This is an easy table runner that uses 2½-inch strips of dark blue quilt fabrics and the simple rail fence quilt block.
The kitchen countertops in our new house look like blue Lapis marble. At first, we planned on getting new countertops like the ones we had installed at our last house but we have grown in love with the color and will keep the blue for now.
I have made several wall-hangings using the blocks that were in the table runner that was shared in my Sharing Quilt Projects #16 post. Quite a few of you asked for a tutorial on the table runner and I decided to make a dark blue runner for our new kitchen.
What you’ll need:
Here is a list of the basic tools you will use when making this table runner.
Equipment / Tools
- Sewing machine
- Scissors or rotary cutter
- Iron and ironing board
- Quilting rulers
- Schmetz 80/12 Needles
I had some leftover strips from a jelly roll. These can be fun to use as the fabrics are usually coordinated. I really should have used a better selection of lights and darks.
- 9 – 2½-inch x 42-inch strips of different dark blue fabrics
- ½ yard of a light blue for the quarter square triangles and 3 – 2½-inch x 42-inch strips for the binding
- Backing – 1½ yards
Rail Fence Table Runner tutorial
17″ x 50″
Use a ¼” seam allowance.
Make a group of three 2½-inch strips and then sew them together with a ¼-inch seam allowance. Repeat this step 3 times.
Press your strips, your strips should measure 6½-inches wide.
6½-inch square blocks
Trim one edge of each group to get a straight edge. Now cut them into 6½-inch squares.
I happened to have a 6½-inch square Creative Grids ruler to use but you can use any ruler, just cut the blocks at 6½-inches.
You should get 6 rail fence blocks from each strip group and have a total of 18 quilt blocks.
Layout the table runner
Arrange your blocks, you will only use 16 of them. Change the direction of the blocks as shown below.
I’m not happy with the colors I choose for my table runner as they are definitely too monochromatic and blend together too much.
Sew the rows together as shown.
Add the setting triangle blocks
I was lucky enough to have some yardage in the same hue as the jelly roll strips.
Cut 2 – 10-inch squares, then cut diagonally twice to create the setting triangles. The triangles will have the straight of grain along the edge.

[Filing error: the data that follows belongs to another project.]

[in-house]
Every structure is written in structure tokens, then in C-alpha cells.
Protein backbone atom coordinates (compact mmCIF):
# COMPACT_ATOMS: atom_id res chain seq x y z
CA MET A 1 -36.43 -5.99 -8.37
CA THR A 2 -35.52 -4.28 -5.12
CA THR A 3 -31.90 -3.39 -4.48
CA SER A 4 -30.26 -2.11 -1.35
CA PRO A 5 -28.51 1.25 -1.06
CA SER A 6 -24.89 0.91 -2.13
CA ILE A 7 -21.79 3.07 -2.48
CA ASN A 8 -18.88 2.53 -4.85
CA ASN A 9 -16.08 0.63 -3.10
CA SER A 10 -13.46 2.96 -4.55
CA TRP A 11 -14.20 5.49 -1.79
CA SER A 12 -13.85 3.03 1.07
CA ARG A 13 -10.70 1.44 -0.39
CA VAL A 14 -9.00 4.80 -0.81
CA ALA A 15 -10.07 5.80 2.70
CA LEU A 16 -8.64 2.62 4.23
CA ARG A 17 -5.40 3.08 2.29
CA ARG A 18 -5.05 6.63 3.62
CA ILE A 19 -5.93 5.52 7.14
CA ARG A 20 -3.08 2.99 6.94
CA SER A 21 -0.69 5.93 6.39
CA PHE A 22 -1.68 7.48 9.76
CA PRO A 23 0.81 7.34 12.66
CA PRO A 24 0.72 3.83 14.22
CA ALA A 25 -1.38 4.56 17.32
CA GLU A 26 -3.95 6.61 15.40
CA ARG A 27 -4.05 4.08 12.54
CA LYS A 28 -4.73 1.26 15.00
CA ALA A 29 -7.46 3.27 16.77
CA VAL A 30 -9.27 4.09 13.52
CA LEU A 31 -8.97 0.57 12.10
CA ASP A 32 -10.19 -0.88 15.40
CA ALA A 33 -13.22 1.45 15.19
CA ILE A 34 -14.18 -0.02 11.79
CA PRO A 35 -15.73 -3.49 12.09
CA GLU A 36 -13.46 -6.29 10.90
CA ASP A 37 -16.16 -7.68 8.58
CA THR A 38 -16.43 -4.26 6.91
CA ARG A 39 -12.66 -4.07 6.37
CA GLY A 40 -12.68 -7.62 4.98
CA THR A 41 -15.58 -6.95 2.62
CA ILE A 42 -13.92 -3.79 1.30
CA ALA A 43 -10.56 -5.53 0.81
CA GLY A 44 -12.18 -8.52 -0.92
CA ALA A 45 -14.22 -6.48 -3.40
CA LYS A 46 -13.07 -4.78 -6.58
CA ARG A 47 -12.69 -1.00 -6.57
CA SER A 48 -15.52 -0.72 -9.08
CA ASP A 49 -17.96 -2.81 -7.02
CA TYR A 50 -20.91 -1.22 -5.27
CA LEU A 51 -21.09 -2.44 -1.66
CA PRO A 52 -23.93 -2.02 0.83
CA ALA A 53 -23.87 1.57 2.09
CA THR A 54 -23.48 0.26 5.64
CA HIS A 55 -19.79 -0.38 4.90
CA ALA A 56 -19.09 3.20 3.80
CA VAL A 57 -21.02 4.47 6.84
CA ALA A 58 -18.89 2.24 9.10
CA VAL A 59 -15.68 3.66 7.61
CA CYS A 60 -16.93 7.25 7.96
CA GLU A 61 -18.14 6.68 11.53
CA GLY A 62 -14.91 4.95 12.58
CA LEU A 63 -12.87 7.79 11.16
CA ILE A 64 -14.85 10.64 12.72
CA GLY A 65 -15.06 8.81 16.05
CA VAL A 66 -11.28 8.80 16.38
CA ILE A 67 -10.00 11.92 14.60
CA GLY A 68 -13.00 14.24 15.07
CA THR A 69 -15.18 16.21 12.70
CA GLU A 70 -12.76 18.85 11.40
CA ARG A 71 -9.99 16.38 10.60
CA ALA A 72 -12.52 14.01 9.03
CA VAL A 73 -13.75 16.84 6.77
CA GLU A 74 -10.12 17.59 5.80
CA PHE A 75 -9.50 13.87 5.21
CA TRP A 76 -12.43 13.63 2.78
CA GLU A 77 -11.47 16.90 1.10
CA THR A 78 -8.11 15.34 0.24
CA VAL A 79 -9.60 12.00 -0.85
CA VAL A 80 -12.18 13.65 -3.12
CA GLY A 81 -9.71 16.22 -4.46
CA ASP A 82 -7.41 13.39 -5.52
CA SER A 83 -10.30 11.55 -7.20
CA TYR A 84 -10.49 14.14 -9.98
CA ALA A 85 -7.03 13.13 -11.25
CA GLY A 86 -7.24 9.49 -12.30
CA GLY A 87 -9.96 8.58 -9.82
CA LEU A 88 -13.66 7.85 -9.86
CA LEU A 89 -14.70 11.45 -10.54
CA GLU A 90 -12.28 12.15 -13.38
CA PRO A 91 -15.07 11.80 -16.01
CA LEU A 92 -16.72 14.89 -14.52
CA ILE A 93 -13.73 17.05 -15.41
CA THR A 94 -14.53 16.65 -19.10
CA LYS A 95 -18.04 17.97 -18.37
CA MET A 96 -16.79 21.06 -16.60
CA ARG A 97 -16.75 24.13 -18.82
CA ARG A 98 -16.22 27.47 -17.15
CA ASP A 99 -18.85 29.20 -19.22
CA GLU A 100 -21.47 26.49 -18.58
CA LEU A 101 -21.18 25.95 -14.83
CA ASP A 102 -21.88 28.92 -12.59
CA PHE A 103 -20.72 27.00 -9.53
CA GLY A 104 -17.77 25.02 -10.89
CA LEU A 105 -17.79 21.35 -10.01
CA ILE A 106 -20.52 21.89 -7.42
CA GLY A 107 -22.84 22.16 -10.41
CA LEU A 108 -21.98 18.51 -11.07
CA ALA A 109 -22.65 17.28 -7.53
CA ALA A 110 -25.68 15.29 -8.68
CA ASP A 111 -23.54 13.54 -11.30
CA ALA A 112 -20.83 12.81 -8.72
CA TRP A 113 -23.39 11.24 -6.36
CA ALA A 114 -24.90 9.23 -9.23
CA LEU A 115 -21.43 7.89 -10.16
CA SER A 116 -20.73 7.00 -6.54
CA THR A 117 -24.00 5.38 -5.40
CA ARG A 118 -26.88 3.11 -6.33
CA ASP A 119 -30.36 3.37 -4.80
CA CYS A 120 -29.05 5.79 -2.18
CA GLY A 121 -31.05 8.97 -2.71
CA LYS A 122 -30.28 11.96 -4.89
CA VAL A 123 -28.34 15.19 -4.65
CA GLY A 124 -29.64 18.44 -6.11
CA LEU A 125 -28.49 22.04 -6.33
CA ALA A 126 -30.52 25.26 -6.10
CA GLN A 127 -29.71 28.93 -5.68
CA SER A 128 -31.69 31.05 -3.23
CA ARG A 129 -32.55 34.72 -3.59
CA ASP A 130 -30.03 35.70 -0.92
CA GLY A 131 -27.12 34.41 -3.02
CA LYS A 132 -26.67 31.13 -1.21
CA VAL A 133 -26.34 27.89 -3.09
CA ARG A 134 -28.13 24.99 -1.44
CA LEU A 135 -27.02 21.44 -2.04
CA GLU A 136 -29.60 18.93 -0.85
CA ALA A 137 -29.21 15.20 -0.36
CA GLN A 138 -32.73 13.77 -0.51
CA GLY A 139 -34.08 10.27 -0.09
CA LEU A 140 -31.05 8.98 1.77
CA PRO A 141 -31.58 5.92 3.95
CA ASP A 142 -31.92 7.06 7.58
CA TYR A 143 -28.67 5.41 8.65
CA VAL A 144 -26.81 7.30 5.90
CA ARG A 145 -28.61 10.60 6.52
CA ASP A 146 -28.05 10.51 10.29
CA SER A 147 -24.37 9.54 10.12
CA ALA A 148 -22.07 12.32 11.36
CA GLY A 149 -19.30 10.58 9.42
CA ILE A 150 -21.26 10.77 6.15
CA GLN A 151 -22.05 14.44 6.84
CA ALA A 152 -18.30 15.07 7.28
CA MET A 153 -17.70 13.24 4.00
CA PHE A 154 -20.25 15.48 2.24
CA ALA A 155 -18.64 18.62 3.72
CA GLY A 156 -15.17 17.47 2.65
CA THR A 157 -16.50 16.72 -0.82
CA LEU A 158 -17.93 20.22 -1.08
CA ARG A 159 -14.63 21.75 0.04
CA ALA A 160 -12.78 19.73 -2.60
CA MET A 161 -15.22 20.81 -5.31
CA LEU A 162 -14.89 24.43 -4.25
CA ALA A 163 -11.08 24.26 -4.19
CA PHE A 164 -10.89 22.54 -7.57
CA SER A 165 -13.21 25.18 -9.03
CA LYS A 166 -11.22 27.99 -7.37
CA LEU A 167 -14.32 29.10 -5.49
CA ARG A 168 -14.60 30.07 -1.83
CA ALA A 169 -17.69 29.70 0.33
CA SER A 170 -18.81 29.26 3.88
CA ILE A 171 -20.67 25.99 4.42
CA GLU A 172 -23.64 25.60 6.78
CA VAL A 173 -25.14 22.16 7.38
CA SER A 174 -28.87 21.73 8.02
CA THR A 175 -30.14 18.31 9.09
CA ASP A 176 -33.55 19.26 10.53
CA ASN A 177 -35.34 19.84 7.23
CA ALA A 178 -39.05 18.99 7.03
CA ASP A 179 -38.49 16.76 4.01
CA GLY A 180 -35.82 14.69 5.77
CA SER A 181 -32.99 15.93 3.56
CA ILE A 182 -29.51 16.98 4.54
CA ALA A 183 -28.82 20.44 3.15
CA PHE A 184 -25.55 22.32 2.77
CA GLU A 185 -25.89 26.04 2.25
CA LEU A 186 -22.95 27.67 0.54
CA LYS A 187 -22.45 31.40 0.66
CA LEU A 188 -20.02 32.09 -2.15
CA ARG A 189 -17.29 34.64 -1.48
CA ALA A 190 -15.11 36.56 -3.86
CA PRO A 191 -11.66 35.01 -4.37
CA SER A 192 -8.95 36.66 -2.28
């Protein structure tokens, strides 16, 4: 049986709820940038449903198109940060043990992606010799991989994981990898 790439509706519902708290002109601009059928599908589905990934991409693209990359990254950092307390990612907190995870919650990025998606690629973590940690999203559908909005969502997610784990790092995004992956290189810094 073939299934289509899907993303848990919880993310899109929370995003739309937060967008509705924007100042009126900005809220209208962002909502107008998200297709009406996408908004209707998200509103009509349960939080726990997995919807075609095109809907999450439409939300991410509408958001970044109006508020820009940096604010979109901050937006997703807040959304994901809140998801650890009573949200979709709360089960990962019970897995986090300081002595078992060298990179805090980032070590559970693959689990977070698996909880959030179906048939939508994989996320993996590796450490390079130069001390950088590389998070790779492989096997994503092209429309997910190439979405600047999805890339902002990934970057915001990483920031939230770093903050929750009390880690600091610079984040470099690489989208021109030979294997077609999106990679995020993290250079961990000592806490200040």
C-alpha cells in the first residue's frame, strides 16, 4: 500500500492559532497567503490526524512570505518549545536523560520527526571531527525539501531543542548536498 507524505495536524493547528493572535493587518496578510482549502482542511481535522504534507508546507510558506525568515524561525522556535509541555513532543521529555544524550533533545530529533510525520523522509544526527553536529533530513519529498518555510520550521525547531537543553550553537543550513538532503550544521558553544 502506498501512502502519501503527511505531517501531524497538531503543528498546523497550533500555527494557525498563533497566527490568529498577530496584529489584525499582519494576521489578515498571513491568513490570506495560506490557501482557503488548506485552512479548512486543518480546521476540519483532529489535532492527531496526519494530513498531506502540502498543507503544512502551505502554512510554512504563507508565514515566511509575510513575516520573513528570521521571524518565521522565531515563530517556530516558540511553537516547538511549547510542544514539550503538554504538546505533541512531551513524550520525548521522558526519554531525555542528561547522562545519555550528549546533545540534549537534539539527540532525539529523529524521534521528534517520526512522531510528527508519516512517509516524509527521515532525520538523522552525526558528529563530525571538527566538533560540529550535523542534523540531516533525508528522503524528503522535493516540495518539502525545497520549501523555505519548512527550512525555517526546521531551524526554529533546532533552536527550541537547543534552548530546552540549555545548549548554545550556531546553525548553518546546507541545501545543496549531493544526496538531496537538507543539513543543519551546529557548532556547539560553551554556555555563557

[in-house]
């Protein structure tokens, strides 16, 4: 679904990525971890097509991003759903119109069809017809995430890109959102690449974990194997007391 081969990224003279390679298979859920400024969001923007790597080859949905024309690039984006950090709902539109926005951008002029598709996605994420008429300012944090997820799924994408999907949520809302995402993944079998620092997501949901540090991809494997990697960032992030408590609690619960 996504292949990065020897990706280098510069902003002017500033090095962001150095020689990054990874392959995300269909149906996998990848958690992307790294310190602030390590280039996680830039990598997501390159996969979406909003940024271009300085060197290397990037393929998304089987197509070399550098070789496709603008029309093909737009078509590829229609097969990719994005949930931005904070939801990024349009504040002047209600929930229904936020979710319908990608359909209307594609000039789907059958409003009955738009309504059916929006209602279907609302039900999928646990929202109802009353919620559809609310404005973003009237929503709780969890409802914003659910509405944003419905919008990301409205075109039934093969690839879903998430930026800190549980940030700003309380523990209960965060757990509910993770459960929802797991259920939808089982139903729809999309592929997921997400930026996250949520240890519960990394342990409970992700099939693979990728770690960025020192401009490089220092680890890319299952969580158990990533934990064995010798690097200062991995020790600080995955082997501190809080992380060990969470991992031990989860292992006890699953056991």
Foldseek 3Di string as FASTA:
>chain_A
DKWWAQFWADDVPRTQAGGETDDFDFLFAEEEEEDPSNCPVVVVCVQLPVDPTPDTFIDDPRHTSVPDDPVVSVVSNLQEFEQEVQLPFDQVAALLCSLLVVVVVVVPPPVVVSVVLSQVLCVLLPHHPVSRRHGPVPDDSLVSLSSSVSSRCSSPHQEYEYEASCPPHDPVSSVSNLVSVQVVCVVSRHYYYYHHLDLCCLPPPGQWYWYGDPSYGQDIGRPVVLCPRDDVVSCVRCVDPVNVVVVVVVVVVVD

Sew the setting triangles to the rows.
The straight of grain goes along the edge of the table runner. Place one of the other sides of the triangle along the edge of your blocks.
The edge of the point will extend a little beyond your block.
It might be a little hard to see my blocks so I am sharing a diagram to help you out. Sew your rows together.
It will be helpful to pin your rows before stitching so you don’t stretch them. Can you see how the setting triangle is a little longer than the rail fence block? That is the way it should be.
I don’t remember where I bought the jelly roll I used, it is several years old and not very good quality. Do you notice all of the fraying? The weave of the fabric is very loose, which is probably why I never used the fabrics before.
Once you have your rows all pieced together, you are ready to add your batting and backing.
Quilt as desired.
I did a very simple meandering free motion quilting with a dark blue Aurifil thread. The quilting disappears on the large floral backing I used. That is a cotton fabric I bought probably twenty years ago! I should have used some of that in my rail fence quilt blocks.
Sew 3 of the 2½-inch strips together for your binding and sew.
I pulled out the blue vintage truck placemats that I made, I think they go perfectly!
The size of the rail fence table runner is perfect for our kitchen table. We have decided we really want a bigger one and will be trading tables with our daughter as soon as the weather gets a little warmer or I talk Builder Bob into doing it.
Now this is a perfect match! That is the actual color of our countertops and the table runner.
I hope you enjoyed this tutorial and if you make a table runner, I would love it if you shared a photo of it with me.
I hope you enjoyed this tutorial! This blog post has been converted to an optional PDF that’s optimized for printing.
Purchase an ad-free printable PDF version of the Dark Blue Rail Fence table runner tutorial in my shop. The photos have been reduced in size and the tutorial is 6 pages long.